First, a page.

The Colonel, Wayne, and Professor Dithers run up to Jean’s room and the Colonel is of course worried that “It’s a good thing no one heard that shot. With all this unrest, if the police get wind of this, there will be trouble.” There already has been trouble. And would you knock it off with the unrest already! That they say this while standing over the body of the dead Moya is even creepier. But they're too late: the Colonel looks out the window and points out “The natives are rioting already.” I’m guessing that referring to Indian citizens as “natives” probably doesn’t do a lot to endear him to them either.

They agree to flee the country, and catch a clipper to Africa and then a riverboat to Kybo, and a whole new bunch of locals the Colonel can be patronizing and demeaning to. This provides as good an excuse as any to start the first of many in a long long long series of cutaway shots to stock footage of crocodiles, birds, and other African wildlife. Wayne, meanwhile, decides to be gloomy gus and tell Jean that she’s wasting her time filling herself with false hope. Why did they bring him again?

The ship’s bell rings and, in a very weird moment, Jean pantomimes the ringing of the bell. “Now, you know what that means!” she says. I actually have no idea but I’m suddenly really scared.

They arrive in Kybo. The Colonel tells Jean that he has spoken with the commissioner (who?) and the commissioner (who?) has forbidden them to go into the back country without a guide. The Colonel then says, with a completely straight face, “Unfortunately, the only man available is Gary Lambert—and he hates women.” Does he put that on his resume or in his advertisements?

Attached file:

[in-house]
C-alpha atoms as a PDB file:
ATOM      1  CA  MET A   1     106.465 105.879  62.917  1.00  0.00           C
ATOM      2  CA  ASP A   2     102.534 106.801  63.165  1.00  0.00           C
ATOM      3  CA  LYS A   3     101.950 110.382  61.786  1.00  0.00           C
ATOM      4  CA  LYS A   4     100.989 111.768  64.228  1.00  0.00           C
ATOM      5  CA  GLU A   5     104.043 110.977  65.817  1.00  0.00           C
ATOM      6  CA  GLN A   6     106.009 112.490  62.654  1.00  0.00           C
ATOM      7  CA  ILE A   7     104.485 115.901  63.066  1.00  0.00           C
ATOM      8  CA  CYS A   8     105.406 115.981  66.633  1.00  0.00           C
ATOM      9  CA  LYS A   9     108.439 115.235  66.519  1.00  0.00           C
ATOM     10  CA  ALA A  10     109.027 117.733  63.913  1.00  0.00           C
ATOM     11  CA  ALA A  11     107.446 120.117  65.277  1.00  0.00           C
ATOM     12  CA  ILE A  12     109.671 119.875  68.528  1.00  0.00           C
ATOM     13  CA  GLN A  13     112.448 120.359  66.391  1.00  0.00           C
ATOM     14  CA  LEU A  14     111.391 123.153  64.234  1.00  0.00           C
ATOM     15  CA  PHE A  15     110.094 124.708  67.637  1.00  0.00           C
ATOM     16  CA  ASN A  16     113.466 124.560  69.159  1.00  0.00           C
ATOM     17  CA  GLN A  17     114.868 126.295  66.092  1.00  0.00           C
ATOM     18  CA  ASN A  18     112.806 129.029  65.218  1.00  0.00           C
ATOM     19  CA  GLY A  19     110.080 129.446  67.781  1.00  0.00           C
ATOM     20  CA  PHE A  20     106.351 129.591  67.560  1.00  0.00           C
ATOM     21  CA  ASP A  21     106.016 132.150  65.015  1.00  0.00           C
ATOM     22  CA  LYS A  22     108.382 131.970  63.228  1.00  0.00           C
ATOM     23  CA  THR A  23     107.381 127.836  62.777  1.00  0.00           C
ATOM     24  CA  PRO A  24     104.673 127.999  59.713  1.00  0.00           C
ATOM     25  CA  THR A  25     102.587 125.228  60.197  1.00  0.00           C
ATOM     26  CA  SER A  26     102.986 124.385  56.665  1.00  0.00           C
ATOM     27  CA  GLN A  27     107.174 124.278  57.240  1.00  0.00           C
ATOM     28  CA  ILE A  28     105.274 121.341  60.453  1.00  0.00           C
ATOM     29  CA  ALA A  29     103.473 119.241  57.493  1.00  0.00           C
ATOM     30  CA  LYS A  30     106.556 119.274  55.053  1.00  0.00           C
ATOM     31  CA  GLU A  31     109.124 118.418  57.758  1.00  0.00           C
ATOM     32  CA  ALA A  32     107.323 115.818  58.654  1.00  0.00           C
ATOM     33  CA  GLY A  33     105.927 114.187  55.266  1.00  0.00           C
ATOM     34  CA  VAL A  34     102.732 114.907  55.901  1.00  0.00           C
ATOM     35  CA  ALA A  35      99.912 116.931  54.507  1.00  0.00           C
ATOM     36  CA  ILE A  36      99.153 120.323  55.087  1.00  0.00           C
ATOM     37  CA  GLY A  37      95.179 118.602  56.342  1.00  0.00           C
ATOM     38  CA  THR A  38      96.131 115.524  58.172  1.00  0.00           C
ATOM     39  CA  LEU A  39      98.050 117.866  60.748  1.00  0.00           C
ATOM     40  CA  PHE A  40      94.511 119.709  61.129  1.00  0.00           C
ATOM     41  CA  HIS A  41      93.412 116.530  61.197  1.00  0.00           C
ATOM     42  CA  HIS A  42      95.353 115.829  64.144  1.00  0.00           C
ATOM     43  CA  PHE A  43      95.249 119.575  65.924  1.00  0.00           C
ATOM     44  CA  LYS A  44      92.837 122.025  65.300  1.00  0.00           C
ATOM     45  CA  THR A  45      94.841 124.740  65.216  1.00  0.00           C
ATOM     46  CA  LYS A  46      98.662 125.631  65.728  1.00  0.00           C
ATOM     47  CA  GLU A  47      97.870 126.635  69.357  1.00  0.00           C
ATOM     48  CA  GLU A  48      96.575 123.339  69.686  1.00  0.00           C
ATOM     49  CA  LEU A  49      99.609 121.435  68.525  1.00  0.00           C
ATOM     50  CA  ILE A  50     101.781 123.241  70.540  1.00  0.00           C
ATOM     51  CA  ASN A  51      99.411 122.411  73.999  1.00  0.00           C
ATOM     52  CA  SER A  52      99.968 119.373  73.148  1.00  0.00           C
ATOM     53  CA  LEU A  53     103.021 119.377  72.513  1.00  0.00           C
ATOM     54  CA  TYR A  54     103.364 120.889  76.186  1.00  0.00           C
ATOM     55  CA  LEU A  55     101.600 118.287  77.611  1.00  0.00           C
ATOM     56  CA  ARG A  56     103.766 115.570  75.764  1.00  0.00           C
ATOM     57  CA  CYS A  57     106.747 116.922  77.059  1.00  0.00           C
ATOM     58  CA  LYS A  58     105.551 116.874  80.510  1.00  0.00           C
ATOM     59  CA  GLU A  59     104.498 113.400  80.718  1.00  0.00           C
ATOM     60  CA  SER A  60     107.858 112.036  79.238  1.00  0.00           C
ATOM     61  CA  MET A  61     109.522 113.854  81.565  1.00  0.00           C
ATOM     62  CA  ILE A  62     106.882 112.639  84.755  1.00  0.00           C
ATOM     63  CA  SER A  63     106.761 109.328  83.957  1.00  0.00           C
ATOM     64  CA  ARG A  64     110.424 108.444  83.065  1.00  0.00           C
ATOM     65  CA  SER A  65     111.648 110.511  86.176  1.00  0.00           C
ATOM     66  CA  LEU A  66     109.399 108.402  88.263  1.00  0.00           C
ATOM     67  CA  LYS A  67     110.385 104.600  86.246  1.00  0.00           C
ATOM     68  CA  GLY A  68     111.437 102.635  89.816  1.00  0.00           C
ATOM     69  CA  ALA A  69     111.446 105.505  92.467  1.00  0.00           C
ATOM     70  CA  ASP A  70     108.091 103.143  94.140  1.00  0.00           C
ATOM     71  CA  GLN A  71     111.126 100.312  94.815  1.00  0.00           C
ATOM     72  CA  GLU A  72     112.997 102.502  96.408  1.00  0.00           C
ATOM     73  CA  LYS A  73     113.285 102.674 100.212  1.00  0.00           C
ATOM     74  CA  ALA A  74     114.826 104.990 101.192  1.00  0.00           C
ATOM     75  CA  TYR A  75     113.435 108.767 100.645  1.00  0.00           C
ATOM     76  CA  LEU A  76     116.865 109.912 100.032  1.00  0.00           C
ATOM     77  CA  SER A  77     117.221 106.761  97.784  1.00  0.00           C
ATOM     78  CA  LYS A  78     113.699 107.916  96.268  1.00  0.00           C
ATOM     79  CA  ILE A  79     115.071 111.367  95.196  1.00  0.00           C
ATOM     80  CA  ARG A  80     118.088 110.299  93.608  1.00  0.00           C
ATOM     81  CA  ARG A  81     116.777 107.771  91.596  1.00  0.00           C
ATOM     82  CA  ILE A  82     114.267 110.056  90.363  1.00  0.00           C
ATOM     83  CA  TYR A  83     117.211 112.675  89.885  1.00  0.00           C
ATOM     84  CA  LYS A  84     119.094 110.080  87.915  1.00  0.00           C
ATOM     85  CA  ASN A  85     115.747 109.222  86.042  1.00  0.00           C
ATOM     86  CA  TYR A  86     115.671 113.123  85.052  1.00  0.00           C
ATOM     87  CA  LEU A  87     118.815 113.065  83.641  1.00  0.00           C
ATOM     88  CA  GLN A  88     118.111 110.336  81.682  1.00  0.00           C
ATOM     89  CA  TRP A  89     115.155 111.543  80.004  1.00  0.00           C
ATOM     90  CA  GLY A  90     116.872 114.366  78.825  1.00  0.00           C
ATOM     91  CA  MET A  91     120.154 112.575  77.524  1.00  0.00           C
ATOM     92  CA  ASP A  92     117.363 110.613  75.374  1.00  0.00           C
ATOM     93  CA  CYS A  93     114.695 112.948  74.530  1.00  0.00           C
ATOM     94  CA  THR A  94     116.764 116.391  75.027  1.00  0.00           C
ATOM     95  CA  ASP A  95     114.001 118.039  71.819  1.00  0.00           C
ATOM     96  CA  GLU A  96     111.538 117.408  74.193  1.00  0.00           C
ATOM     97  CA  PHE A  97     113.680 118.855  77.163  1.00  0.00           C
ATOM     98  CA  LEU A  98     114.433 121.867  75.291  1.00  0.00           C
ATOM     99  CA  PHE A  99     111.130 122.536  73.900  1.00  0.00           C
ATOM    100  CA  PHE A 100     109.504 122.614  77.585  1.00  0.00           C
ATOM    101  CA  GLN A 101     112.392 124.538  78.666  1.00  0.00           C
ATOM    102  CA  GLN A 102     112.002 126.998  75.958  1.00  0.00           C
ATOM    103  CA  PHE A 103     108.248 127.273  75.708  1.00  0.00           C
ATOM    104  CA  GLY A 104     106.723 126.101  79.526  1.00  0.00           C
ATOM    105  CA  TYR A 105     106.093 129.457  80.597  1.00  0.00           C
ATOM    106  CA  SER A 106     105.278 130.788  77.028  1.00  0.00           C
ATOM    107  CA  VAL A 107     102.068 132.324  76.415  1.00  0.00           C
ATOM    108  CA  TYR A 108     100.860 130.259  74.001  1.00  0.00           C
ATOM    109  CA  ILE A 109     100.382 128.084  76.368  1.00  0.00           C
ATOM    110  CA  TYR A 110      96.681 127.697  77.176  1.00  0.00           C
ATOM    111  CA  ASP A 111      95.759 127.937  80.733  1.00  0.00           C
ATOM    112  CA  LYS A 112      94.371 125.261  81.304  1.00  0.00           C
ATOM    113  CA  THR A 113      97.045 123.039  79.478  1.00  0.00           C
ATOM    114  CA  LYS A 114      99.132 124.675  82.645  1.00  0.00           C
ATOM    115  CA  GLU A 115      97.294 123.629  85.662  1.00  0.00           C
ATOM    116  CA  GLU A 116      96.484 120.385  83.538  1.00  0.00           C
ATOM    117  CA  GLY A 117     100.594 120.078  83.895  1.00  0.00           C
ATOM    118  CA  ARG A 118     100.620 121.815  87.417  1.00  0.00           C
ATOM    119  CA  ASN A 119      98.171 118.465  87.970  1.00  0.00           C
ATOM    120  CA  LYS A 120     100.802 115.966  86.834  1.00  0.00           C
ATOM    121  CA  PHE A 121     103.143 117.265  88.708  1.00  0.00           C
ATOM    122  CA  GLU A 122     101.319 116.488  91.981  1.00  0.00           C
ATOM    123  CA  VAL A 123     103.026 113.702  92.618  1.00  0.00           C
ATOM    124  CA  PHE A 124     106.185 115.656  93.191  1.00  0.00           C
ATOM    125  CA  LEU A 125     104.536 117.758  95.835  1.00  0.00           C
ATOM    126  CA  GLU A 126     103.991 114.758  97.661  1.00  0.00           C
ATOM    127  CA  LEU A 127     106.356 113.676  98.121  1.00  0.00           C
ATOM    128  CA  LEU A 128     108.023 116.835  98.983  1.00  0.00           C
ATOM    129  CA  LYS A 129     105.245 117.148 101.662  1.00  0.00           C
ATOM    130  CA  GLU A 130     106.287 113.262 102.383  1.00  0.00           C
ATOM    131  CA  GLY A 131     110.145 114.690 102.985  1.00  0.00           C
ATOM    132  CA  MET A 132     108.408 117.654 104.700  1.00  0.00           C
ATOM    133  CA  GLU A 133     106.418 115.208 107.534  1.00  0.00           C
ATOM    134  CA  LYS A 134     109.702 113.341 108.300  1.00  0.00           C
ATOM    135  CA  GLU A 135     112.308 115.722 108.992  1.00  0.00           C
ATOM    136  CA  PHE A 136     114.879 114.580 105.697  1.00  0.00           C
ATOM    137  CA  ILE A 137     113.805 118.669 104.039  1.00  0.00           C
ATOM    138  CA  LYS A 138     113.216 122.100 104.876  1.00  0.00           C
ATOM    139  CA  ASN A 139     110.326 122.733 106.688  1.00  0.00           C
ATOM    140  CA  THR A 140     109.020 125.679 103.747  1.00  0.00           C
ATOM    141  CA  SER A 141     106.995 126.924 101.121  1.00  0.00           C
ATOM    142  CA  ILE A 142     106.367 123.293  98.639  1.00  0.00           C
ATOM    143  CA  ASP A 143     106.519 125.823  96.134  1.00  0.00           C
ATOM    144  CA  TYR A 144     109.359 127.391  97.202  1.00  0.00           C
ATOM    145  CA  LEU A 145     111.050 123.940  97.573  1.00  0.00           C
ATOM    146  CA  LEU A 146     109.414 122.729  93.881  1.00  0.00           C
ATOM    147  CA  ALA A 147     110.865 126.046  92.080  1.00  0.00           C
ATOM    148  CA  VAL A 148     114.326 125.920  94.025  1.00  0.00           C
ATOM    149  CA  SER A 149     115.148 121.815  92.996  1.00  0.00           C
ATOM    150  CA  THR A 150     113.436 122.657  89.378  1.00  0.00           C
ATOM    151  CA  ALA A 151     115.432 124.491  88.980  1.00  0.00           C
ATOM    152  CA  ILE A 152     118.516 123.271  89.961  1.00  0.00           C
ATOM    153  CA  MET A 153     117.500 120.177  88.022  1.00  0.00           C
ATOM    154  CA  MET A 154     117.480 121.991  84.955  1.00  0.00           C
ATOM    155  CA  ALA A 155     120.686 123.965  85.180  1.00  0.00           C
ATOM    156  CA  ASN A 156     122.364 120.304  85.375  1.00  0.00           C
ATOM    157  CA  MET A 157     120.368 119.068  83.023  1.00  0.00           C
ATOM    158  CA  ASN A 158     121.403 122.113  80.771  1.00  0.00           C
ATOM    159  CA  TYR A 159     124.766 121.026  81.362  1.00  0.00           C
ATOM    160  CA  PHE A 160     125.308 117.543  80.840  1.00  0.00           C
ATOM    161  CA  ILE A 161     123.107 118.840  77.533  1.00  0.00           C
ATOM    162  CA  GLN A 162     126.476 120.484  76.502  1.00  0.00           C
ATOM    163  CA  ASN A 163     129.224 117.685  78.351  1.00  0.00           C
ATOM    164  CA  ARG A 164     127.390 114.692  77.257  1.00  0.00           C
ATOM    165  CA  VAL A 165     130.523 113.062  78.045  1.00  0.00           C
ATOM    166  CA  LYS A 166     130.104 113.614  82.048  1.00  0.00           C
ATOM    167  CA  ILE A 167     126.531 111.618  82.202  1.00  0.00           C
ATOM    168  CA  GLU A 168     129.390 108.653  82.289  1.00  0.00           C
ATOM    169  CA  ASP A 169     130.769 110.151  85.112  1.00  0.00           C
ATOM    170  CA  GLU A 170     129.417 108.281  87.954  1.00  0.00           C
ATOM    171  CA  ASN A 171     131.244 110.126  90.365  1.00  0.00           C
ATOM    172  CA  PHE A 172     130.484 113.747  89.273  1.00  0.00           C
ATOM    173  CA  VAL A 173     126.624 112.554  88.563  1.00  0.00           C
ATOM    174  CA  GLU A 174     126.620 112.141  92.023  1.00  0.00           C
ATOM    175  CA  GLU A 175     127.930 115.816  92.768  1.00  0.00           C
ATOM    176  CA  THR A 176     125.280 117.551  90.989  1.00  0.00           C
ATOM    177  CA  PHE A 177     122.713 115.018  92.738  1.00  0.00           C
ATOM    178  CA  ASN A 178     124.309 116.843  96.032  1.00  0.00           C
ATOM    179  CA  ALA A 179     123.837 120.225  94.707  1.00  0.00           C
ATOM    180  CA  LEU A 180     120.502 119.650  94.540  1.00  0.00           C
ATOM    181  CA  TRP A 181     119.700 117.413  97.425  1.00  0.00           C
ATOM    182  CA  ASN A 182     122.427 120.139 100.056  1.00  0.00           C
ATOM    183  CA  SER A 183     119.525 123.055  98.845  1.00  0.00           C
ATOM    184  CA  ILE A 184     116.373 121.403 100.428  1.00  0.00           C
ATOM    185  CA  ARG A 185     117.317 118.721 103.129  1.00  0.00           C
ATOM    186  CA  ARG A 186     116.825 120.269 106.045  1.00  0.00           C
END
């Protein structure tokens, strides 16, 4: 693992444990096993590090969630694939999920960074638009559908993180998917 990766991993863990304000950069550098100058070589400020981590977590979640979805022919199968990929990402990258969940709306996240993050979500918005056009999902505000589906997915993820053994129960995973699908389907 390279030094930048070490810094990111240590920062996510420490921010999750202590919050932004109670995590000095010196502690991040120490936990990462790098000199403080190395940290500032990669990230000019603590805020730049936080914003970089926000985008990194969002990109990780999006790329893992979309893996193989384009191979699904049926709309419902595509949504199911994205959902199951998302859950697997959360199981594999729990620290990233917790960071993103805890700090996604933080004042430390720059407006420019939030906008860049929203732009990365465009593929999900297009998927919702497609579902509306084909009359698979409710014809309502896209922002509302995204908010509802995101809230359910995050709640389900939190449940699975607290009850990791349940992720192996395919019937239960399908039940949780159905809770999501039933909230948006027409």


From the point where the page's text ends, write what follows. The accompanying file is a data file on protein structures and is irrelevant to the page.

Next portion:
We then cut to our hero, Gary, shooting targets, with a festive bandanna tied around his neck, and bearing a raven on his shoulder. Seriously. It's Barnaby Rudge all of a sudden... The raven’s name is Jimmy (seriously), and is very smart. In fact, smarter than any of the human characters.

The commissioner (ah!) approaches Gary and tells him there is “another confounded party arriving.” Gary was under the impression that the commissioner wasn’t allowing any more expeditions while the natives were “so upset.” Wait—these natives are upset, too? In India, and in the remotest areas of Africa? Is there some kind of native network that natives from around the world access?

The commissioner fills Gary in on the plot of the movie thus far, and Gary is quick to stress, “You know how I feel about women on safaris.” And—I am not making this up—he consistently pronounces it “sa-fairies.” Hmm... That could explain rather a lot, now couldn’t it. The commissioner suggests Gary meet with Jean. “I don’t want to meet her. I haven’t met one once who wasn’t a blasted nuisance.” He then asks the commissioner if he wants to come with him and sing show tunes in a karaoke bar. (OK, not really, but you’d expect it at this point.) Jean then overhears the last parts of this conversation and shuts Gary up by drawing her gun and nailing all the bullesyes on his target. (With a tiny handgun that sounds like a cannon.) That oddly endears her to him.

There is then stock footage of natives dancing and playing music. “Did they know we were coming?” asks Professor Dithers. Why did they bring him?

Gary has warmed to Jean rather quickly. He says they are almost ready to set out, they just need a cook. “I’ve been trying to get Gabby, who’s the best cook in these parts.” Well, its the middle of nowhere, so he probably doesn’t have a lot of competition unless Bobby Flay lives in the next village.